Dallas Mayor’s Campaign Contracted Companies Under FBI Probe

DALLAS (CBSDFW.COM) – Two days after winning a hotly contested race to become Dallas mayor, Mike Rawlings’s campaign wrote large checks to two companies that are now under FBI and IRS scrutiny, CBS 11 News has learned.

Rawlings is not implicated in the probe. But he acknowledges that his campaign’s connections to the companies, and the people who run them, may send the wrong message.

“Any time there’s a smudge on it like this it’s difficult,” he said. “But I can’t worry about that, I’ve got to focus on what the city needs.”

His latest campaign financial reports, obtained by CBS 11 News, show that the Rawlings’ camp paid $15,000 in consulting fees to Kathy Nealey and Associates, one of the individuals involved in the FBI probe related to Dallas County Comissioner John Wiley Price.

On the same day, June 20, the campaign paid $9,200 to the MMS company for printing and distributing campaign literature on voters’ door knobs.

“I think that’s a fair amount,” Rawlings said of the fees paid to Nealey and MMS.

Exactly a week later, the FBI executed search warrants on Nealey, a close political ally of Commissioner John Wiley Price, and on Dapheny Fain, owner of MMS, located in a DeSoto shopping center.

Fain is also on the Dallas County payroll as the top assistant to Price. Federal agents searched all their homes and offices as part of their corruption probe.

According to the mayor, “It’s sad we’ve had to deal with this issue.”

The financial reports obtained by CBS 11 News also show that Rawlings’s campaign paid a total of $20,000 in the week leading up to the June 18t runoff election for what was described as phone banks and walk programs.

In all, the new mayor’s campaign paid Nealy’s business more than $300,000 in the general and runoff elections.

“But that’s a lot of money to spend, that’s a lot of money to spend in any race, but certainly in a runoff,” said veteran political consultant John Weekley.

He says while the numbers are large, they’re not suspiciously out of line. He’s more concerned that campaign money went to Fain’s business, since she’s a county worker.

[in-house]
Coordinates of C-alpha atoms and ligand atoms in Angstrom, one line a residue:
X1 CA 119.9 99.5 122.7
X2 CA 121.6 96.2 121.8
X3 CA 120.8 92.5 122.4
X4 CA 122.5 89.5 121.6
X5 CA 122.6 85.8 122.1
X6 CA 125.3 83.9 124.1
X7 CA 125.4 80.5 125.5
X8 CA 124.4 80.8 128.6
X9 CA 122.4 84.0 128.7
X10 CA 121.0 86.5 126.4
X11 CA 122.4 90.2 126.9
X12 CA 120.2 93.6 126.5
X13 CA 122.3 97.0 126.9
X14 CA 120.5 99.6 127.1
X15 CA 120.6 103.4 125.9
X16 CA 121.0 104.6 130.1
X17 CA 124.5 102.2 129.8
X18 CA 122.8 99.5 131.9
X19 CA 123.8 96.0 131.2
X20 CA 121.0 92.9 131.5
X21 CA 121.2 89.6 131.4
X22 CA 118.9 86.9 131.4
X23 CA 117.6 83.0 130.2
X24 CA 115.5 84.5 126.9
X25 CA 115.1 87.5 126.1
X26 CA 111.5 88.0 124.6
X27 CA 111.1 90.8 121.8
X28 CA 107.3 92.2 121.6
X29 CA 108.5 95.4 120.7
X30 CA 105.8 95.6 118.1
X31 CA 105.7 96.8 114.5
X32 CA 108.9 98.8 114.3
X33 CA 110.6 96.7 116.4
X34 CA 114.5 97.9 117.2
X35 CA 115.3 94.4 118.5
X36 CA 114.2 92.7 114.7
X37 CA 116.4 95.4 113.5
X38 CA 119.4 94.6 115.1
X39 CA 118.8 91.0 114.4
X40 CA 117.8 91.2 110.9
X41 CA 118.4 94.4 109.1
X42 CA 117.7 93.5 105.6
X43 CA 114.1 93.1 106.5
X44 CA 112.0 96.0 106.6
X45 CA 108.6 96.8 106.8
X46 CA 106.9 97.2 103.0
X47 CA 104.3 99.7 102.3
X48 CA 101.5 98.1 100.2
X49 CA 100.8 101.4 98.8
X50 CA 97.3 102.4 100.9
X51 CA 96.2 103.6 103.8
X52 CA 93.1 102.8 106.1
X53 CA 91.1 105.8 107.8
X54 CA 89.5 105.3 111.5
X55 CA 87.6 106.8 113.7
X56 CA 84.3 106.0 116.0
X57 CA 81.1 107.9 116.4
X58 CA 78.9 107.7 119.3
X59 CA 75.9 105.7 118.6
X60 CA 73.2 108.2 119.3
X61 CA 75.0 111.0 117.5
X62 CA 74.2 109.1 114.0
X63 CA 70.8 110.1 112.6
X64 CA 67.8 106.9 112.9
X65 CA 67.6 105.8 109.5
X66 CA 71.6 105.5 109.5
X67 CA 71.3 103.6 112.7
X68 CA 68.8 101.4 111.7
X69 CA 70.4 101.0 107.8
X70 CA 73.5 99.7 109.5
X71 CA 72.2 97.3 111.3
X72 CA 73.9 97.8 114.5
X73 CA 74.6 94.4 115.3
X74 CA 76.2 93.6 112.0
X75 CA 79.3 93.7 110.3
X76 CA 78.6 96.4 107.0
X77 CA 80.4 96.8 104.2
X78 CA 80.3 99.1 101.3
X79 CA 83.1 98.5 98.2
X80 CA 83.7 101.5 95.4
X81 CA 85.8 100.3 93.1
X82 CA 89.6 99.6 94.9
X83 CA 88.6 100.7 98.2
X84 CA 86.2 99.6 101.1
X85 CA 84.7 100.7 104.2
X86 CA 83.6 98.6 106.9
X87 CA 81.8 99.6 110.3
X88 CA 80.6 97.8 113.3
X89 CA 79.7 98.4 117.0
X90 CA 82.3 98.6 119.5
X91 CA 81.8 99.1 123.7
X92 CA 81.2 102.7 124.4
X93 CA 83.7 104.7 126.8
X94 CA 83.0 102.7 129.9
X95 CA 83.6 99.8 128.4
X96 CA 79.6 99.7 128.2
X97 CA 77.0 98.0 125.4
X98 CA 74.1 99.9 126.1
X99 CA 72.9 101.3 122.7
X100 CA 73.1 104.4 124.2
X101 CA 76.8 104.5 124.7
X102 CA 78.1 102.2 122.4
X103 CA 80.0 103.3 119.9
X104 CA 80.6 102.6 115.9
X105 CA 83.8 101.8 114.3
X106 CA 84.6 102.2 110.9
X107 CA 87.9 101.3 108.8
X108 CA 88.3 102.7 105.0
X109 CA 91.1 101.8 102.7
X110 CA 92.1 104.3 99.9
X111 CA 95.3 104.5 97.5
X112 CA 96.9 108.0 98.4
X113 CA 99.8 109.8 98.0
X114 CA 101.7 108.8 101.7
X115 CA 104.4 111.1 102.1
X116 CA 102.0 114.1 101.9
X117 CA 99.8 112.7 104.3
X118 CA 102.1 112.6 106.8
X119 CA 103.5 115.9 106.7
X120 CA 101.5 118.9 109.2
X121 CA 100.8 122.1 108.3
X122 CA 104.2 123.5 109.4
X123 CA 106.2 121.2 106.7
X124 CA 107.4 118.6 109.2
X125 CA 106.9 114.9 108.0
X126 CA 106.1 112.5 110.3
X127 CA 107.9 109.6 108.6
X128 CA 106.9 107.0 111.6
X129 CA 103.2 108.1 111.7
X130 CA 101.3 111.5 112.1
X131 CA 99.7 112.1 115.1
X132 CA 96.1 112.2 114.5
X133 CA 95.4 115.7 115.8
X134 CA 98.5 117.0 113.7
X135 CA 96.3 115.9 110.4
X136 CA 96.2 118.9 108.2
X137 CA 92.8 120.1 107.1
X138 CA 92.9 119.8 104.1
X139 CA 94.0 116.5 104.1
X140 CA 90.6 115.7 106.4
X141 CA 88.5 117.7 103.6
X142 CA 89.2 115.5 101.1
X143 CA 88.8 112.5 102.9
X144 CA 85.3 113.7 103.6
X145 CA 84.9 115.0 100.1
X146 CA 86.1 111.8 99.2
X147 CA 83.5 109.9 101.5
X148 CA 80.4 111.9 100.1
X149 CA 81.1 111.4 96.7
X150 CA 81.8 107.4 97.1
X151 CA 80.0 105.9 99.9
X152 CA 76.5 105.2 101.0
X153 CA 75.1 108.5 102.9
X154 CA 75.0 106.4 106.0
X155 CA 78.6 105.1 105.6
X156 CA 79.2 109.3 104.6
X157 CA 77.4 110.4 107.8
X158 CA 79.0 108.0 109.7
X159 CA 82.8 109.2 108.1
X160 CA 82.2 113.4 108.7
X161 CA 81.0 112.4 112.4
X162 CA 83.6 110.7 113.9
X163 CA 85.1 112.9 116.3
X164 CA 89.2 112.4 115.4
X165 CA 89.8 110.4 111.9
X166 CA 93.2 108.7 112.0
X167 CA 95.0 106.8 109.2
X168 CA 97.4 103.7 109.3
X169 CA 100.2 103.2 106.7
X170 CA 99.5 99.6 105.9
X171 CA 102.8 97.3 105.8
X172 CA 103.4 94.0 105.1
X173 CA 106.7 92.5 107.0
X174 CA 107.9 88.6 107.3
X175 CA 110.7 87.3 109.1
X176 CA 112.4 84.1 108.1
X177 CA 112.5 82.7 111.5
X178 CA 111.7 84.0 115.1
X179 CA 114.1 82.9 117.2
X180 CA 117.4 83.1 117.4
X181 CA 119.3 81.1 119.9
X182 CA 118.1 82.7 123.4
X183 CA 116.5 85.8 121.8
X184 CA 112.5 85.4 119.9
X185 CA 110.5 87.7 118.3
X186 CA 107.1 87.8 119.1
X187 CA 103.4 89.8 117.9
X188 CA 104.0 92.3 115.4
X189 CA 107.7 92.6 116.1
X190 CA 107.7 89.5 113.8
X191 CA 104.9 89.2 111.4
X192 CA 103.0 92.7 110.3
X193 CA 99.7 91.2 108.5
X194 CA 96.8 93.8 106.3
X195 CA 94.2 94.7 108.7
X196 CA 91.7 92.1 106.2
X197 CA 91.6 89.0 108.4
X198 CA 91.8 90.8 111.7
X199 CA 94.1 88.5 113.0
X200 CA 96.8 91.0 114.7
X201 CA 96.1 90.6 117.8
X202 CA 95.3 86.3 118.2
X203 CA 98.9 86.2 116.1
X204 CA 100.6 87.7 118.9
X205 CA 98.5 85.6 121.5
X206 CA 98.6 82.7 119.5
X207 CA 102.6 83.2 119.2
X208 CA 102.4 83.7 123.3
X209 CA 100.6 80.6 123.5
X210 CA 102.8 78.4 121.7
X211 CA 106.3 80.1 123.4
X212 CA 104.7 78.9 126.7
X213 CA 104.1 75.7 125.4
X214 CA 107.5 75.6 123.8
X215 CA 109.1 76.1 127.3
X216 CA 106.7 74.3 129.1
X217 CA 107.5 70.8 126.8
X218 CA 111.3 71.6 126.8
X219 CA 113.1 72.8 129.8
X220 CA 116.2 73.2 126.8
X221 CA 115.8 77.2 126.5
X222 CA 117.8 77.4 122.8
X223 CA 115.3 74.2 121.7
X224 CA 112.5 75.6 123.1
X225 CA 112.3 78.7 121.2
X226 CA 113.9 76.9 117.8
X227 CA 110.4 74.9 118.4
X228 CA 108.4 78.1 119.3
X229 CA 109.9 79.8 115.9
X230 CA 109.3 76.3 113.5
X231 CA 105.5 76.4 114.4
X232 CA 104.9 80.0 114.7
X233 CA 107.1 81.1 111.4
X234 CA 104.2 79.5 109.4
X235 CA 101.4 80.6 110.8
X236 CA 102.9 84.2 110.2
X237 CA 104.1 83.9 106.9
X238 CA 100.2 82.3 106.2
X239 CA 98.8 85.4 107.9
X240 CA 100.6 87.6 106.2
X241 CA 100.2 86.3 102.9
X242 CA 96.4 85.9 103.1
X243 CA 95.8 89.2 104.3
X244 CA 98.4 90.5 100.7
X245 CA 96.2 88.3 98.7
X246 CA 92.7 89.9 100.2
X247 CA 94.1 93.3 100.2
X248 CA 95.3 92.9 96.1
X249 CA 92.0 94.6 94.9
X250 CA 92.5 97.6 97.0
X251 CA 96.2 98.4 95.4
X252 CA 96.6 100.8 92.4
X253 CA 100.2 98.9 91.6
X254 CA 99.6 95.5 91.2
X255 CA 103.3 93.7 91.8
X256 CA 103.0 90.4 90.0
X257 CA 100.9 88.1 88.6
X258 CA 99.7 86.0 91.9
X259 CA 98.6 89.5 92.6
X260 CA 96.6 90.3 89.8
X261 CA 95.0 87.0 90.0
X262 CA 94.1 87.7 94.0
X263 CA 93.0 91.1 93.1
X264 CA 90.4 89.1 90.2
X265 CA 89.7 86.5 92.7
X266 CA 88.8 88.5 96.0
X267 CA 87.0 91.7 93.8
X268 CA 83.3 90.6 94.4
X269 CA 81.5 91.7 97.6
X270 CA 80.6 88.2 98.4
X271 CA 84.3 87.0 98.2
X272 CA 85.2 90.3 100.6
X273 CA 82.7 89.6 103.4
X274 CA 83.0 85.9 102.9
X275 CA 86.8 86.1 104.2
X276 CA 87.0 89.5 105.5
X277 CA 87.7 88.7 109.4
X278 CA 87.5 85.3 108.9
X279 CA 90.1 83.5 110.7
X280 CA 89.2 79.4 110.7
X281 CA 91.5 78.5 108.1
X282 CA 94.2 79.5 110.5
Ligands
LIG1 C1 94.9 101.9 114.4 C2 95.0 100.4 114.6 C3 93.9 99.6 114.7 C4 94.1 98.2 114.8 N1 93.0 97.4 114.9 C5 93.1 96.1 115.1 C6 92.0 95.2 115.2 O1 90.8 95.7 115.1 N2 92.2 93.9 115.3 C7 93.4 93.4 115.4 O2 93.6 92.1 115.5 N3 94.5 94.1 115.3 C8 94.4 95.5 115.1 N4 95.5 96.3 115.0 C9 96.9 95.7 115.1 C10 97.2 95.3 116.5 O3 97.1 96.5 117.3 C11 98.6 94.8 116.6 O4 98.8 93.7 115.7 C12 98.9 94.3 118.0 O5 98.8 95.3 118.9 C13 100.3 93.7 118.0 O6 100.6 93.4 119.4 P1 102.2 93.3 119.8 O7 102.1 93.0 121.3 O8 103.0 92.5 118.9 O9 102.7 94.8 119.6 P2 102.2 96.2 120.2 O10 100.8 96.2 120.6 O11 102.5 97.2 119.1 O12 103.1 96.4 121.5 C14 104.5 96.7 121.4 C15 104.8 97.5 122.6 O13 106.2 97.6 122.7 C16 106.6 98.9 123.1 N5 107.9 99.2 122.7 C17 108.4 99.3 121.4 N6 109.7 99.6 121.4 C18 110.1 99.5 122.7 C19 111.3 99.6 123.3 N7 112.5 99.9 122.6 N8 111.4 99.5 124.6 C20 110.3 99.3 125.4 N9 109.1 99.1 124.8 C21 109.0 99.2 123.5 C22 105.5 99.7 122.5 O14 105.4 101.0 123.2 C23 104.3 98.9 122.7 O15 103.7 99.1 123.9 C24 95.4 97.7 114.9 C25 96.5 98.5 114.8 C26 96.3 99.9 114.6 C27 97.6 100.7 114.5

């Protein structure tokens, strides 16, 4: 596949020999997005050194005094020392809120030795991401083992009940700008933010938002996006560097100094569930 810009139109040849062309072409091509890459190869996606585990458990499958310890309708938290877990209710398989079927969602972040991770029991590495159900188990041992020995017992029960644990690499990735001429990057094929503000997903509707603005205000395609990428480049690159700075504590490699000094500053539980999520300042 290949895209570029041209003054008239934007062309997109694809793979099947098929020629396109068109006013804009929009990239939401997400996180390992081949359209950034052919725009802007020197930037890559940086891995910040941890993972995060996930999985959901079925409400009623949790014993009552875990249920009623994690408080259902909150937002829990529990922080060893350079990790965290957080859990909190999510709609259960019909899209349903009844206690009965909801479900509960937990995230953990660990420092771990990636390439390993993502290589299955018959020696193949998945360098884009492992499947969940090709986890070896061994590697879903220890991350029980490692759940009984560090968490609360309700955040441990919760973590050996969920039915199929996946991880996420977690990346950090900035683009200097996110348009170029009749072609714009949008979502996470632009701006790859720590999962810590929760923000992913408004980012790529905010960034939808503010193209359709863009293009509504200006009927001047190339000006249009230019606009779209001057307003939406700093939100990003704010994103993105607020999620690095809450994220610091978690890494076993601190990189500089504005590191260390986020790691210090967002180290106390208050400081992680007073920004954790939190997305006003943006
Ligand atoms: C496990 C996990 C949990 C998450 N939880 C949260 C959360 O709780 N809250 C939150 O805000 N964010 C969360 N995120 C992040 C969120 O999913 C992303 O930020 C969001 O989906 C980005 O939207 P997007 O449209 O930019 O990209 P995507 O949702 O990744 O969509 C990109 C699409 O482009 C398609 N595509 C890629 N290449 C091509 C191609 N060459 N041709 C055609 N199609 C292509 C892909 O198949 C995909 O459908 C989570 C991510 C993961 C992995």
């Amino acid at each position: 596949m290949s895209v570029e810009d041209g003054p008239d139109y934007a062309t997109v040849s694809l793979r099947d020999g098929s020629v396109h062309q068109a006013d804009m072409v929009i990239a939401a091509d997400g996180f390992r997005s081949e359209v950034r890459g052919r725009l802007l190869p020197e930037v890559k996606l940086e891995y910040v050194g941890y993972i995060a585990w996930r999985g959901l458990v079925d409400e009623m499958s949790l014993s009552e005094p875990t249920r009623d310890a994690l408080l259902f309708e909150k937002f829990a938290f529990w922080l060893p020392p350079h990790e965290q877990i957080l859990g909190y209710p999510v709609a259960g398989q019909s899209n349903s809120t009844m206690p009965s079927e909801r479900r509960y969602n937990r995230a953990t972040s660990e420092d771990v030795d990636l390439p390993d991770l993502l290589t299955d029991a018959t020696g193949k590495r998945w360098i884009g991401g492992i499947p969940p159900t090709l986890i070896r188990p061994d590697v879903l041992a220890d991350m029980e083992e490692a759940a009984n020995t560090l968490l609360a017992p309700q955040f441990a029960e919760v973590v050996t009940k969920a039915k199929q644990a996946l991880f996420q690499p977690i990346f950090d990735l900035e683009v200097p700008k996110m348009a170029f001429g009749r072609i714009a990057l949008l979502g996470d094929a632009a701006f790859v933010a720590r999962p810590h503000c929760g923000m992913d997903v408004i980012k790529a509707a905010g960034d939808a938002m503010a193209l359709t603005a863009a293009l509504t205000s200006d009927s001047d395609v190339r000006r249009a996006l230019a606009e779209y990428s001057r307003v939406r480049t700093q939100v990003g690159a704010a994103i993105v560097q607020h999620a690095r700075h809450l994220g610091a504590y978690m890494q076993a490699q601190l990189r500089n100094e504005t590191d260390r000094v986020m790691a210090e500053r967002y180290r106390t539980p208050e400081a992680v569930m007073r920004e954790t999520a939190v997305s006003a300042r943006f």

“It doesn’t necessarily pass the ‘sniff’ test when you look at that kind of money paid to a county employee,” he said.

Weekley says the relationship may be strictly legal but it appears too cozy.

Late Wednesday a spokesperson for Rawlings said until recently Rawlings was unaware that MMS’s owner was associated with John Wiley Price.

Rawlings adds the money his campaign paid went to Nealey’s business, not to her personally. No one is accused of any wrongdoing.


One Comment

  1. darrell says:

    there seems to be a short list of people who have their hands in a whole bunch of cookie jars. including each others, but especially the taxpayers. there is no way that this cant be considered “organized”. very likely its criminal or at least some of it. yet even the best case scenerio its unethical and inappropriate and grounds for removal from office.

  2. NiteNurse says:

    Why can’t Dallas government be without all the drama??? I mean just look next door Fort Worth rarely has a problem with their city government.

  3. darrell says:

    the problems in dallas started in the early 1980’s. when detroit auto makers layed off thousands of workers and there were no jobs. on any given day, at any time at any redlight intersection you could find 6 to 10 or more cars with michigan plates. by the late 80’s gangs, drugs, crime skyrocketed. dallas had the cowboys and a tv show, fort worth was cowtown, no person from michigan was gonna get caught there.
    when they came here, they brought all of their nasty ways with them and now those people are running everything in dallas.

    thats how dallas got the way it is. ive spent my entire life here and used to live in dallas. ive watched it happen.

    1. NiteNurse says:

      They should have elected David Kunkle. He’s pretty low key and I’m sure there are no smudges in his past.

  4. Sick of "Sectors" says:

    “Any time there’s a smudge on it like this it’s difficult,” [Rawlings] said. “But I can’t worry about that, I’ve got to focus on what the city needs.” [“…And hope like hell that nobody remembers my connections to this scandal, when it comes time for me to start buying influence during my next election!”]

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